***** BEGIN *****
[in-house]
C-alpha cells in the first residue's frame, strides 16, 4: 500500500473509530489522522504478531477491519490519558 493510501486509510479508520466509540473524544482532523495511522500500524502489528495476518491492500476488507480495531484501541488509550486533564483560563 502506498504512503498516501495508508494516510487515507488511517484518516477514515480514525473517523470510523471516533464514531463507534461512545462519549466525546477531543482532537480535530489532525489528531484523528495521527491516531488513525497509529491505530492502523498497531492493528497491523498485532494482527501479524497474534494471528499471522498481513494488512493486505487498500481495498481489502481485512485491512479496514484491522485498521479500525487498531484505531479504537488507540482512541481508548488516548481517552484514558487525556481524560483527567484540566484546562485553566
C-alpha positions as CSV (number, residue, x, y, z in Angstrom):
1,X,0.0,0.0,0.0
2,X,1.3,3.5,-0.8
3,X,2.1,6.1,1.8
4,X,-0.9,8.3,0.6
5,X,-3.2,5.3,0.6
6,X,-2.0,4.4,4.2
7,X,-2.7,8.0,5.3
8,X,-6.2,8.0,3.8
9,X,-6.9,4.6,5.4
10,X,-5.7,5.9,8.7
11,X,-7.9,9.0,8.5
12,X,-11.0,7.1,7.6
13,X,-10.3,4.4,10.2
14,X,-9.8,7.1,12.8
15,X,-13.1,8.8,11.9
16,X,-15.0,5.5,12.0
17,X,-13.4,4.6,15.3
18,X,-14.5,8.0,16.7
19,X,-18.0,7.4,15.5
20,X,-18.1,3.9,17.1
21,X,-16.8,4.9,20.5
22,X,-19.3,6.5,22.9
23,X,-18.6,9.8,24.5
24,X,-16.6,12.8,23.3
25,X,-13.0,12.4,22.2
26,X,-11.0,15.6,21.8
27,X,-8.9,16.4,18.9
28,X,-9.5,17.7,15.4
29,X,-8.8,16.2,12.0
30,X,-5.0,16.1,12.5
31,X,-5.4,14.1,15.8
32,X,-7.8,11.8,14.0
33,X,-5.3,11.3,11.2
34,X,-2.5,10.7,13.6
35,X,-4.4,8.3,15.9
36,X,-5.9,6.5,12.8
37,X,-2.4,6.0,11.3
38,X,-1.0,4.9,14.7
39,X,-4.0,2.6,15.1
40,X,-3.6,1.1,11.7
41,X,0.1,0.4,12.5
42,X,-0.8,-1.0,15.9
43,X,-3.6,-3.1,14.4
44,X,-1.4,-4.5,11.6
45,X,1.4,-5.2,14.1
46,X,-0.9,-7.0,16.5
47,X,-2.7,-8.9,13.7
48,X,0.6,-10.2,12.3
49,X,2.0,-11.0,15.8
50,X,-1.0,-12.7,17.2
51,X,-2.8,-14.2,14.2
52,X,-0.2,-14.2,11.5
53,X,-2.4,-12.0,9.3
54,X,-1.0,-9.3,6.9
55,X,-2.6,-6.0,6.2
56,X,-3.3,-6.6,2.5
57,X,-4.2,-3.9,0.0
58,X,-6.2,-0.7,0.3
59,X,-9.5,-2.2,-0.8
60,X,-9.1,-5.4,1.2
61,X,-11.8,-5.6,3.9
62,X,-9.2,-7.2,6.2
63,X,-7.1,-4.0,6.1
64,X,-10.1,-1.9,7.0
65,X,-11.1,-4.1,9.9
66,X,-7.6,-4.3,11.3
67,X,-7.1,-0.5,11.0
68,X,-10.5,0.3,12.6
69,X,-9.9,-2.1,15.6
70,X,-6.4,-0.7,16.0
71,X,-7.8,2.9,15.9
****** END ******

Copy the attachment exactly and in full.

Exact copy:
[in-house]
C-alpha cells in the first residue's frame, strides 16, 4: 500500500473509530489522522504478531477491519490519558 493510501486509510479508520466509540473524544482532523495511522500500524502489528495476518491492500476488507480495531484501541488509550486533564483560563 502506498504512503498516501495508508494516510487515507488511517484518516477514515480514525473517523470510523471516533464514531463507534461512545462519549466525546477531543482532537480535530489532525489528531484523528495521527491516531488513525497509529491505530492502523498497531492493528497491523498485532494482527501479524497474534494471528499471522498481513494488512493486505487498500481495498481489502481485512485491512479496514484491522485498521479500525487498531484505531479504537488507540482512541481508548488516548481517552484514558487525556481524560483527567484540566484546562485553566
C-alpha positions as CSV (number, residue, x, y, z in Angstrom):
1,X,0.0,0.0,0.0
2,X,1.3,3.5,-0.8
3,X,2.1,6.1,1.8
4,X,-0.9,8.3,0.6
5,X,-3.2,5.3,0.6
6,X,-2.0,4.4,4.2
7,X,-2.7,8.0,5.3
8,X,-6.2,8.0,3.8
9,X,-6.9,4.6,5.4
10,X,-5.7,5.9,8.7
11,X,-7.9,9.0,8.5
12,X,-11.0,7.1,7.6
13,X,-10.3,4.4,10.2
14,X,-9.8,7.1,12.8
15,X,-13.1,8.8,11.9
16,X,-15.0,5.5,12.0
17,X,-13.4,4.6,15.3
18,X,-14.5,8.0,16.7
19,X,-18.0,7.4,15.5
20,X,-18.1,3.9,17.1
21,X,-16.8,4.9,20.5
22,X,-19.3,6.5,22.9
23,X,-18.6,9.8,24.5
24,X,-16.6,12.8,23.3
25,X,-13.0,12.4,22.2
26,X,-11.0,15.6,21.8
27,X,-8.9,16.4,18.9
28,X,-9.5,17.7,15.4
29,X,-8.8,16.2,12.0
30,X,-5.0,16.1,12.5
31,X,-5.4,14.1,15.8
32,X,-7.8,11.8,14.0
33,X,-5.3,11.3,11.2
34,X,-2.5,10.7,13.6
35,X,-4.4,8.3,15.9
36,X,-5.9,6.5,12.8
37,X,-2.4,6.0,11.3
38,X,-1.0,4.9,14.7
39,X,-4.0,2.6,15.1
40,X,-3.6,1.1,11.7
41,X,0.1,0.4,12.5
42,X,-0.8,-1.0,15.9
43,X,-3.6,-3.1,14.4
44,X,-1.4,-4.5,11.6
45,X,1.4,-5.2,14.1
46,X,-0.9,-7.0,16.5
47,X,-2.7,-8.9,13.7
48,X,0.6,-10.2,12.3
49,X,2.0,-11.0,15.8
50,X,-1.0,-12.7,17.2
51,X,-2.8,-14.2,14.2
52,X,-0.2,-14.2,11.5
53,X,-2.4,-12.0,9.3
54,X,-1.0,-9.3,6.9
55,X,-2.6,-6.0,6.2
56,X,-3.3,-6.6,2.5
57,X,-4.2,-3.9,0.0
58,X,-6.2,-0.7,0.3
59,X,-9.5,-2.2,-0.8
60,X,-9.1,-5.4,1.2
61,X,-11.8,-5.6,3.9
62,X,-9.2,-7.2,6.2
63,X,-7.1,-4.0,6.1
64,X,-10.1,-1.9,7.0
65,X,-11.1,-4.1,9.9
66,X,-7.6,-4.3,11.3
67,X,-7.1,-0.5,11.0
68,X,-10.5,0.3,12.6
69,X,-9.9,-2.1,15.6
70,X,-6.4,-0.7,16.0
71,X,-7.8,2.9,15.9